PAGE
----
|Call to Arms|
|Research Points Needed|
|Building Needed||Drill School|
Encouraging enlistment as a patriotic duty reduces recruitment costs for auxiliary regiments.
Emphasising the prestige and honour gained through military service will make enlistment appear desirable. Men can be recruited from the local people of the battle area, and trained to fight as auxiliary regiments. If the appeal to join the colours is pitched correctly, many will join up to protect their homes and country. Funding, training officers and weapons will still have to be found, of course, but this is cheaper and easier than transporting troops from home.
During the Peninsular War, British forces fought alongside Portuguese regiments, holding them in high regard. Portugal did have a longstanding alliance with Britain, and flourishing trade links. Napoleon’s invasion sparked mass revolts by loyal Portuguese people. Britain was able to capitalise on Portuguese hatred of the French by supplying arms, equipment and officers. The Portuguese provided the men, and created British-style line regiments, complete with Portuguese bravado and a desire to “have at the French."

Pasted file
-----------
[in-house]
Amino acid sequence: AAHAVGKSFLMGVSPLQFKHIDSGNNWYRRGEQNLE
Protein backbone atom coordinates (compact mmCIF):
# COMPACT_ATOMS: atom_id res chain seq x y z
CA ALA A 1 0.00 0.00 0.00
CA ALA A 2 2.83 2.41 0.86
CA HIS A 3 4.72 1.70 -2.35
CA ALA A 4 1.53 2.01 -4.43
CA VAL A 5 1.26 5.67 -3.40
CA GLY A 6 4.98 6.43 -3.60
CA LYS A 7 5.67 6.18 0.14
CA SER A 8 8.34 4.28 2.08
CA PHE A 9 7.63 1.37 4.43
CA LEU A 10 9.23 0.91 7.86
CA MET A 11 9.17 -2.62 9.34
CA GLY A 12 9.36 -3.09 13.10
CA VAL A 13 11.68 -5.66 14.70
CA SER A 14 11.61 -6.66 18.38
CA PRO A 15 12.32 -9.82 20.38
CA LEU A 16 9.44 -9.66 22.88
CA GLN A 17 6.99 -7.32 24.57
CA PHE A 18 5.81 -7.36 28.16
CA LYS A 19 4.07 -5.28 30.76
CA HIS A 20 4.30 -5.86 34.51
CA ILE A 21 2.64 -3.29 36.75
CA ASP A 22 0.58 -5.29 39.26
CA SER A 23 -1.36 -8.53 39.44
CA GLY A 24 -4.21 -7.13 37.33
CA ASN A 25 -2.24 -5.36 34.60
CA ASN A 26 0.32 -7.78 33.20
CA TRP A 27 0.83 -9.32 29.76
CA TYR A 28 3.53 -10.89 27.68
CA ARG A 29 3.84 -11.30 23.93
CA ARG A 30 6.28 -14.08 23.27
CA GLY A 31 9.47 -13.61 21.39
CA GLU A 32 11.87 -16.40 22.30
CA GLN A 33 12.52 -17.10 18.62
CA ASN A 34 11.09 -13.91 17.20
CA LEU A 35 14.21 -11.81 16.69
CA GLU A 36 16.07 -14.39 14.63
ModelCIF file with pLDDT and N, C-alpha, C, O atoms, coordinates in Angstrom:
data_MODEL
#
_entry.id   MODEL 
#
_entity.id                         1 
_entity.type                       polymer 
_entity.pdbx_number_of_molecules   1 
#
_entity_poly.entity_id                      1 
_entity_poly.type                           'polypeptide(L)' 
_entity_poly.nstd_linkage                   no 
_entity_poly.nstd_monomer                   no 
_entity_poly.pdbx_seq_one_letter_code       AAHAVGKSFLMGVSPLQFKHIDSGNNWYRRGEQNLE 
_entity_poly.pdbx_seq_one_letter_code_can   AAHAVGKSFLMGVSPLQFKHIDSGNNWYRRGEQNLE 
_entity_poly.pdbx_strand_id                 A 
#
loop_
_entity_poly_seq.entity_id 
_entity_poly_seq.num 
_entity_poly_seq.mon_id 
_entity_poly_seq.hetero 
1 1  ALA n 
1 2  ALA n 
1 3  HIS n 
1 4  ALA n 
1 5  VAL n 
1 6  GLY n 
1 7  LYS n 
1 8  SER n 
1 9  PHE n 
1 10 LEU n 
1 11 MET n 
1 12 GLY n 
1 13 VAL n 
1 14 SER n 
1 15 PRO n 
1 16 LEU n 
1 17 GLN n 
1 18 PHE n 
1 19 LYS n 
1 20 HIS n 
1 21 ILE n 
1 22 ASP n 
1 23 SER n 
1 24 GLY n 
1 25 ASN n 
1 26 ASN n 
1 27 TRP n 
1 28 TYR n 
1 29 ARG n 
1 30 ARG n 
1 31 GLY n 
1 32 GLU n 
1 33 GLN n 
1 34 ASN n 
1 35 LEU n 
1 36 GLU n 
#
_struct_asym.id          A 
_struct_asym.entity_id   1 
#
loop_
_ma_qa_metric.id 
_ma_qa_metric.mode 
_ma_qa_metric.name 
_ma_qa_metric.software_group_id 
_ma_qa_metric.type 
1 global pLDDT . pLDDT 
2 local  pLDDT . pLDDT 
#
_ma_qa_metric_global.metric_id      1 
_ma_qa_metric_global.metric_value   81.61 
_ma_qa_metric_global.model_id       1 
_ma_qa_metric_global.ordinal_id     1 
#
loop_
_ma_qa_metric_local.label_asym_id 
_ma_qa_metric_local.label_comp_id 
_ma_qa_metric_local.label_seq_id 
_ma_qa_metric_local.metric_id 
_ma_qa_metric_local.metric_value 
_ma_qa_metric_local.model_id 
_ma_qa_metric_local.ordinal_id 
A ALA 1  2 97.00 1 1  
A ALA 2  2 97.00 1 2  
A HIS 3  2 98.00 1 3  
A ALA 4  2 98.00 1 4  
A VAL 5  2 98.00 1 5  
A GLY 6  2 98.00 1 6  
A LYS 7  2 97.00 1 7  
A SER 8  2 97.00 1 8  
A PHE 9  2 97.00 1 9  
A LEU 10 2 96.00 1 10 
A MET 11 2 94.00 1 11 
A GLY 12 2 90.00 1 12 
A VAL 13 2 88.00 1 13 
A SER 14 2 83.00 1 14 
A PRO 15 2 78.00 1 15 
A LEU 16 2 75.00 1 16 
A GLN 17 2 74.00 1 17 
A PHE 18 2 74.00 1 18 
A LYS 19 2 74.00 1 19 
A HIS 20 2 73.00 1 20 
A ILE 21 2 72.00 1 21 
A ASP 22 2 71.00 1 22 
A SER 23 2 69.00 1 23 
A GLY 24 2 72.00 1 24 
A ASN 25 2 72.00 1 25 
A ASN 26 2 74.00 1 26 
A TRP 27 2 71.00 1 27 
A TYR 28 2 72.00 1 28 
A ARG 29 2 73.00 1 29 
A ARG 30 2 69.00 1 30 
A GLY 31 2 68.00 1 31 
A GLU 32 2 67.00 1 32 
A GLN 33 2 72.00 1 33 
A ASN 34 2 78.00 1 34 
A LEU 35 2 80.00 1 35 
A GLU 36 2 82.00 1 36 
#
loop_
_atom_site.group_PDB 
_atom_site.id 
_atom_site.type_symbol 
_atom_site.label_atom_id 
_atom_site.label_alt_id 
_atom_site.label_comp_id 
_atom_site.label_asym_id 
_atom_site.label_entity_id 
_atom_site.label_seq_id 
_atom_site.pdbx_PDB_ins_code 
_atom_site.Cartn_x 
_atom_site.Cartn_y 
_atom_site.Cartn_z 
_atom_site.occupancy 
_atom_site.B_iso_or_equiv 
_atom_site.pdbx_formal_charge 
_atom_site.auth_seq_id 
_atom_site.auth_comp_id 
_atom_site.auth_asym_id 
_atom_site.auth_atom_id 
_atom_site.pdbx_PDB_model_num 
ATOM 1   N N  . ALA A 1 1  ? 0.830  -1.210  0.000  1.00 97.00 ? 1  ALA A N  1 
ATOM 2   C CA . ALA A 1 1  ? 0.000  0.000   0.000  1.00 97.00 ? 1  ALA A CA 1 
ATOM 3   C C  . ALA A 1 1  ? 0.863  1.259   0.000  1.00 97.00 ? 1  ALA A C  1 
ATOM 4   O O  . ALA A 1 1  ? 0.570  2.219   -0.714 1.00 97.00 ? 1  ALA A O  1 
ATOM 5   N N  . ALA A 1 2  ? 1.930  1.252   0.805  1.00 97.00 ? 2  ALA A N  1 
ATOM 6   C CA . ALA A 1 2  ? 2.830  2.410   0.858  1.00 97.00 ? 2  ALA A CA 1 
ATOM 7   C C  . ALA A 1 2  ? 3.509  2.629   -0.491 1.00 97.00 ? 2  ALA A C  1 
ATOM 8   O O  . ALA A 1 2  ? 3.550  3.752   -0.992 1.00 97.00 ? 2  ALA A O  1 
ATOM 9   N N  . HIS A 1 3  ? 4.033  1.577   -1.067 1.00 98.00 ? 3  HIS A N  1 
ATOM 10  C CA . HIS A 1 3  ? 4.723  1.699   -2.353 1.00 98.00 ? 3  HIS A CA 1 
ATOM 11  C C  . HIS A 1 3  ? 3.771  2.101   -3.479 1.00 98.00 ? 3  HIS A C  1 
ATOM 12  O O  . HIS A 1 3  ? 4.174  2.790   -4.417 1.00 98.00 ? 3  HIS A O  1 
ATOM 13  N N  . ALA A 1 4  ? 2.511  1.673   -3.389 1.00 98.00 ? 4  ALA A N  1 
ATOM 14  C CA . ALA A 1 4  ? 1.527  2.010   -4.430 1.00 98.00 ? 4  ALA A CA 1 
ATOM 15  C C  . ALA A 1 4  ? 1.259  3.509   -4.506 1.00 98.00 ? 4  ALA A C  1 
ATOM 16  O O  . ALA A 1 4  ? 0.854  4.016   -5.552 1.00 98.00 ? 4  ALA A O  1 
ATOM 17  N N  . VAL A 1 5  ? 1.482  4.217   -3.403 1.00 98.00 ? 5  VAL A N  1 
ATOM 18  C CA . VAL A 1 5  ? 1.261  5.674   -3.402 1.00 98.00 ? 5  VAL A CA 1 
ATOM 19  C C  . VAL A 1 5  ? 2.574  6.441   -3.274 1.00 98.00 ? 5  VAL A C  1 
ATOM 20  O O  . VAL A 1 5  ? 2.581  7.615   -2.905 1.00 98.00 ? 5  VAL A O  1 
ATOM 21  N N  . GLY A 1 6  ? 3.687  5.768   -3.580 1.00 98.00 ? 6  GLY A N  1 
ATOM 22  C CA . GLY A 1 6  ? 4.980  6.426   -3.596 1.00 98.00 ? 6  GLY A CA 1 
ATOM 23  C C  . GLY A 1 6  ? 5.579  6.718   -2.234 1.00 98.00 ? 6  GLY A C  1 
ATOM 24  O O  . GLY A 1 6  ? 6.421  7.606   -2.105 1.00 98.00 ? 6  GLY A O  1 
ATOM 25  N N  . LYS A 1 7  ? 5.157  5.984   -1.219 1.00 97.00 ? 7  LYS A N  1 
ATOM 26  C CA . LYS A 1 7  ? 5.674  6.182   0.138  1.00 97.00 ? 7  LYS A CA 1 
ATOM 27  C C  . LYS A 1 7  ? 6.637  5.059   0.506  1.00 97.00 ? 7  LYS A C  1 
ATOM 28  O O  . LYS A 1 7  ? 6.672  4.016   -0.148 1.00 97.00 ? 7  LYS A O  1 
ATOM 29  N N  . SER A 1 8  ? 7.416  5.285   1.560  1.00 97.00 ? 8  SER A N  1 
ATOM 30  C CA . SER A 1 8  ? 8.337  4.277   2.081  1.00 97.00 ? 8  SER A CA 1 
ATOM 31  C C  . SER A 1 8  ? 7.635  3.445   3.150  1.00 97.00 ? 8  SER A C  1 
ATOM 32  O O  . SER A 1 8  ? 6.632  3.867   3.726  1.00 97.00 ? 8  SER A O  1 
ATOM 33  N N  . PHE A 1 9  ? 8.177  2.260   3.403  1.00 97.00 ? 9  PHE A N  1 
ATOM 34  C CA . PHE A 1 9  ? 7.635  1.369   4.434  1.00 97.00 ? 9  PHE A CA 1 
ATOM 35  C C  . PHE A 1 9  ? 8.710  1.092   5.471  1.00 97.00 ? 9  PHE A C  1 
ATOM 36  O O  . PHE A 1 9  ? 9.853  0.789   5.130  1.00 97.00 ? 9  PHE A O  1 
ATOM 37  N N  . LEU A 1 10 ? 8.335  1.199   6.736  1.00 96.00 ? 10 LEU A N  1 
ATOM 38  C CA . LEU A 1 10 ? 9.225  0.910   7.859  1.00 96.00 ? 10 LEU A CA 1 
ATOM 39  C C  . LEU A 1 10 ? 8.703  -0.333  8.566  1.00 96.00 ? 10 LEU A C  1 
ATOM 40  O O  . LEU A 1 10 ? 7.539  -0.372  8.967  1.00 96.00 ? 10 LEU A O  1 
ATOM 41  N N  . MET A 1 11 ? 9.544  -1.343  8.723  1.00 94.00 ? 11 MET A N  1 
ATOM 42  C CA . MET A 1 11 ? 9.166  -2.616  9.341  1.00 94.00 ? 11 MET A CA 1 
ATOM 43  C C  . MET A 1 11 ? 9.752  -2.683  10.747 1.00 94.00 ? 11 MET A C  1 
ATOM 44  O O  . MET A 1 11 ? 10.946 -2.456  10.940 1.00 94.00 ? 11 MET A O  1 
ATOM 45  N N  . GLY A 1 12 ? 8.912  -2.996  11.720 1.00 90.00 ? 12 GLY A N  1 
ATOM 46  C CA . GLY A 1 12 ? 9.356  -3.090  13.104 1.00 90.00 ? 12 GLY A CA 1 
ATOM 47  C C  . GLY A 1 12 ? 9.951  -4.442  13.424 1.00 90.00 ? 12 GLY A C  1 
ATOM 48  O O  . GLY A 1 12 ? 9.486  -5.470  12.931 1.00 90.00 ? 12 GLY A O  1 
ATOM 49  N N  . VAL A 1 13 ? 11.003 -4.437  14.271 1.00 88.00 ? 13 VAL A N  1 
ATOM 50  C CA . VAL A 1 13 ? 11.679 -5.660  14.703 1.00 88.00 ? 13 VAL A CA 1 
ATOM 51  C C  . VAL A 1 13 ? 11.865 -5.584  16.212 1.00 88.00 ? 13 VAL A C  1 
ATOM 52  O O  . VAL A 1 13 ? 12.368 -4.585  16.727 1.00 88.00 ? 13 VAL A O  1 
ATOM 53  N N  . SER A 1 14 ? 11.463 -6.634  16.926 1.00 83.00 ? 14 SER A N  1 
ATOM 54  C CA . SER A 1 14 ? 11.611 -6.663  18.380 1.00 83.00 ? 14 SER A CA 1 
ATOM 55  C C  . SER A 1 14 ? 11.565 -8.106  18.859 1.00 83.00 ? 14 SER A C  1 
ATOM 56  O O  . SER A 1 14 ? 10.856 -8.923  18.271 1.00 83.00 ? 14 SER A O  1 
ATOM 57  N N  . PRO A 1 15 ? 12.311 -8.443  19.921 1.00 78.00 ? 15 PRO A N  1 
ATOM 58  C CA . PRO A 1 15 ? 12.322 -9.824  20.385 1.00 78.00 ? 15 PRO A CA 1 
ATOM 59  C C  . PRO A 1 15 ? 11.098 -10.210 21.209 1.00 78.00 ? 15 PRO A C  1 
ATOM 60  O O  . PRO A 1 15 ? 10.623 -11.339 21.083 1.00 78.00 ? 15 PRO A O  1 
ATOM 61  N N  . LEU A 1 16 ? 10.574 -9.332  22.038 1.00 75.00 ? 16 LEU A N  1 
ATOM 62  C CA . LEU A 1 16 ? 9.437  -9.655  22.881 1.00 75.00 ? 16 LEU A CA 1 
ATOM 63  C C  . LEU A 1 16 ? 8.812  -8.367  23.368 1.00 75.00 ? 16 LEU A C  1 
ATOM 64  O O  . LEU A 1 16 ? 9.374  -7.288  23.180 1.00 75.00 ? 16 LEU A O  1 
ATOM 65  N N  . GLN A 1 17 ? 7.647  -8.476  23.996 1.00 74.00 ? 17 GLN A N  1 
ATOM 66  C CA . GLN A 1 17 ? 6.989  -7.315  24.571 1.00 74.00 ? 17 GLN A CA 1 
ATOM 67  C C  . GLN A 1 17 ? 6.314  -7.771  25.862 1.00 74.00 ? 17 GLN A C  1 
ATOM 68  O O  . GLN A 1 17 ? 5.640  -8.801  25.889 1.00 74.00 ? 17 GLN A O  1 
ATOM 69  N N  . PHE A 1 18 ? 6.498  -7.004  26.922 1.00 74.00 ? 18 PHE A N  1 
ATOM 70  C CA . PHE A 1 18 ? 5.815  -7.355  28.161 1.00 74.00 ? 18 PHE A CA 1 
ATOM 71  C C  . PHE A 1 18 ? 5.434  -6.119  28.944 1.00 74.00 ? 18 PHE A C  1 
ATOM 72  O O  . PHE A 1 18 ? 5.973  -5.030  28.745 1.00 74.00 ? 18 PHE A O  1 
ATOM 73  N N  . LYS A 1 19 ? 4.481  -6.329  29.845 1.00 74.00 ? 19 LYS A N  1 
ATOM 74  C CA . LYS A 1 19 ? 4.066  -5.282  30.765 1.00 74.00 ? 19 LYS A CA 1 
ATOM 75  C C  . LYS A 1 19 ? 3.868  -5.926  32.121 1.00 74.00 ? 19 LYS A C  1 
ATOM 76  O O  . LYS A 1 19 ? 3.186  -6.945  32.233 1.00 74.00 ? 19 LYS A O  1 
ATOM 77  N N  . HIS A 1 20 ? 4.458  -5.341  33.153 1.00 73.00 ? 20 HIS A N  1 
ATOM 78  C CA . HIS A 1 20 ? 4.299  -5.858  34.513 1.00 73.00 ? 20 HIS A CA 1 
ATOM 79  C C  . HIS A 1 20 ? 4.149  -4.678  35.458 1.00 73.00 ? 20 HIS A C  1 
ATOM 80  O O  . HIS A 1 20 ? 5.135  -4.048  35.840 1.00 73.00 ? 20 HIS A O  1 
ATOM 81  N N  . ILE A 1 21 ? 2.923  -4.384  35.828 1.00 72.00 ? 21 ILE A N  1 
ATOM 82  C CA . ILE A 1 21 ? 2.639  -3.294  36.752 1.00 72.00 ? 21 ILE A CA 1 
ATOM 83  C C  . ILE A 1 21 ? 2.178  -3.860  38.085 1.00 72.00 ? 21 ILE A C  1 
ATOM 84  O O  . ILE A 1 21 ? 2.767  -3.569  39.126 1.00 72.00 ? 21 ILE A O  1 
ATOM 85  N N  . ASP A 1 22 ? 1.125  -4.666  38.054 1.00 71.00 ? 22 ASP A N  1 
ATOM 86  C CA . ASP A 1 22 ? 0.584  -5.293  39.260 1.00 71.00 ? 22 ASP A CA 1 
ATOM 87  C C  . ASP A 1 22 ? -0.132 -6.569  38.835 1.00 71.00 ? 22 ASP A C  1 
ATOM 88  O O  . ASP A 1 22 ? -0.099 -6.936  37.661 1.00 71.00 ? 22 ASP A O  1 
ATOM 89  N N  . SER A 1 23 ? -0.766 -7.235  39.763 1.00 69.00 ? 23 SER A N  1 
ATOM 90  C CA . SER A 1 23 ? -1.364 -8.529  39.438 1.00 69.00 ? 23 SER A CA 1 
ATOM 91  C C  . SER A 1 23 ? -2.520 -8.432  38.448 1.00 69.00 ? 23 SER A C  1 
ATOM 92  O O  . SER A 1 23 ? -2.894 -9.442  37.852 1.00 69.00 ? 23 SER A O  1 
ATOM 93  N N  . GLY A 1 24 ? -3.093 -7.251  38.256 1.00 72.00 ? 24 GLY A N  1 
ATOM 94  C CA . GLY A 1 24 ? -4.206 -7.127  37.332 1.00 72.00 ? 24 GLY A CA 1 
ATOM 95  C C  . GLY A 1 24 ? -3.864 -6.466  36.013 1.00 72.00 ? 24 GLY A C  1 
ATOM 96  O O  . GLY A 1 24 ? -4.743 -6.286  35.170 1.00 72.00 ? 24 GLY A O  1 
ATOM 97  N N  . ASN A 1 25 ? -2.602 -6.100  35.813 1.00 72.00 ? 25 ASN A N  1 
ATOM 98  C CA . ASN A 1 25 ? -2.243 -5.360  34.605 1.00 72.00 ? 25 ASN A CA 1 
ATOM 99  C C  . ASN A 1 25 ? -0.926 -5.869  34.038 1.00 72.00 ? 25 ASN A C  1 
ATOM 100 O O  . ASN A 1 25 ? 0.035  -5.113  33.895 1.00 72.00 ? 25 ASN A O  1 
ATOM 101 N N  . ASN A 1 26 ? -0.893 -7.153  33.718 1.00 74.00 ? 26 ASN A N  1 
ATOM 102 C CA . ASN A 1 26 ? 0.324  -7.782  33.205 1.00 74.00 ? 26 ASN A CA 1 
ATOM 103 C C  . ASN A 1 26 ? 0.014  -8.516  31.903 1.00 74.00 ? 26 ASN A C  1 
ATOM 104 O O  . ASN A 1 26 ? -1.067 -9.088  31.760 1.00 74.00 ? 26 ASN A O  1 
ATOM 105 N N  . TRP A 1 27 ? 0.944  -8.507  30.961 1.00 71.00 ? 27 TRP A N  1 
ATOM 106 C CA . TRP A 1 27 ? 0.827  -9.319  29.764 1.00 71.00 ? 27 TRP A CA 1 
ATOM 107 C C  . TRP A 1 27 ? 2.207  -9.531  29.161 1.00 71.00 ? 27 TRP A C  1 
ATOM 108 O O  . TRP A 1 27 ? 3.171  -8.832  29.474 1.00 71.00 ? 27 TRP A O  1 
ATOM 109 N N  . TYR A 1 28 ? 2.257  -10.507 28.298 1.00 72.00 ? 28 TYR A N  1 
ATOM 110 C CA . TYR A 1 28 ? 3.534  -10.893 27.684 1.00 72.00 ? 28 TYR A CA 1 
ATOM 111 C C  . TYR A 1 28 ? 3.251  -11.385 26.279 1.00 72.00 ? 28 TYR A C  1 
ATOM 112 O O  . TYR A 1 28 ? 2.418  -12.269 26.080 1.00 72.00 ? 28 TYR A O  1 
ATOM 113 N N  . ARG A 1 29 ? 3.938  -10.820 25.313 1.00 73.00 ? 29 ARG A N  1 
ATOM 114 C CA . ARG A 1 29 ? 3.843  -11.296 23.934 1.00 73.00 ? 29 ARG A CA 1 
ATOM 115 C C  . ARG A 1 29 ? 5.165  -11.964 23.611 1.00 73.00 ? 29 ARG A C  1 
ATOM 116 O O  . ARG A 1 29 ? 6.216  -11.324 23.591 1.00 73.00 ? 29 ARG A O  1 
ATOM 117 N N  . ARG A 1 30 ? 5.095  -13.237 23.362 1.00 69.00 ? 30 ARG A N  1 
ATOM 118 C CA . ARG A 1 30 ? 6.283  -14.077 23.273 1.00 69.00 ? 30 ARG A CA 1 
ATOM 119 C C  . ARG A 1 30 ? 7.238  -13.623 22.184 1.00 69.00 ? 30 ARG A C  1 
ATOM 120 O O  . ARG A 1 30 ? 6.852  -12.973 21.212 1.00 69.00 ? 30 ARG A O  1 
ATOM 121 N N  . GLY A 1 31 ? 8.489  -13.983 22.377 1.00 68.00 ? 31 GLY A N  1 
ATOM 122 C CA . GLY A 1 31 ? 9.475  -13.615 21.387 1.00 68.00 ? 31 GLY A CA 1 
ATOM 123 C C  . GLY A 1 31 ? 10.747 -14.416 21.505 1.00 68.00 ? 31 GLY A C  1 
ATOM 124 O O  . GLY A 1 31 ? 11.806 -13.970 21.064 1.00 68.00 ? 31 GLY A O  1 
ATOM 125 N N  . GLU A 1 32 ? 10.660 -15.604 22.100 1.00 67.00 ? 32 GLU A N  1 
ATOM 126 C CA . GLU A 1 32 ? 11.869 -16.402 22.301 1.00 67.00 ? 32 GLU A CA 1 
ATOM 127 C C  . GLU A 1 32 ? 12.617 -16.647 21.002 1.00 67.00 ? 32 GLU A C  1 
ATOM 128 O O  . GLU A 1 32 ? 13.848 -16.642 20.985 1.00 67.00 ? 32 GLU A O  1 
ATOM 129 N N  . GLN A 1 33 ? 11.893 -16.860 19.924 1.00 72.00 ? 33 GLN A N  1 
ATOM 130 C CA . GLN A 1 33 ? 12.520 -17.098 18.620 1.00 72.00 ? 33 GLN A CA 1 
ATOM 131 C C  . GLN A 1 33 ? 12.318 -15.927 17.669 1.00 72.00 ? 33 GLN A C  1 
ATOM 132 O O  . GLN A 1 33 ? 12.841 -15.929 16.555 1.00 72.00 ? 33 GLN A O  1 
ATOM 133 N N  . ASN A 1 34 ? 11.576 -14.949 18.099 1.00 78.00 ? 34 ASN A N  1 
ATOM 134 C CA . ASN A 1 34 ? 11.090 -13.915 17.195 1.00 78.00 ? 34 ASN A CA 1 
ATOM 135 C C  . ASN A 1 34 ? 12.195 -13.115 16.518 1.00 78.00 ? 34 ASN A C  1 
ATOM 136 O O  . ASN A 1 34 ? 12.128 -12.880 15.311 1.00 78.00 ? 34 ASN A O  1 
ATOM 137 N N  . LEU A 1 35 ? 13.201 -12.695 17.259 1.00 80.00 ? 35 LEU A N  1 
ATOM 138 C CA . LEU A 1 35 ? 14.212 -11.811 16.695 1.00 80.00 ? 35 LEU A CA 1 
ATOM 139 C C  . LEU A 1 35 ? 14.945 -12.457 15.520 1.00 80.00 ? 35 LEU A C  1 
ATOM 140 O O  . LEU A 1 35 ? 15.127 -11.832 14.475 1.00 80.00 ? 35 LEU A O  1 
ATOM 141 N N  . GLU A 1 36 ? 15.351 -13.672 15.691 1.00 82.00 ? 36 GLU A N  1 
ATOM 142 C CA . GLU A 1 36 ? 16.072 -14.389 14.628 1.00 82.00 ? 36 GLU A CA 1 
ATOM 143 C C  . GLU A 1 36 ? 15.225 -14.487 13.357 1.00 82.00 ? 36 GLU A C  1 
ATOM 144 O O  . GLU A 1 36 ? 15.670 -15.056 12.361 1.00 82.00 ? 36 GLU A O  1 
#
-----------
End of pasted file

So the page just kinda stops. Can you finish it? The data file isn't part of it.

Call to Arms dramatically reduces the training costs of auxiliaries, who are already generally cheaper than conventional British units by default. While they are mostly statistically inferior, Call to Arms makes auxiliaries more easily replaceable once lost.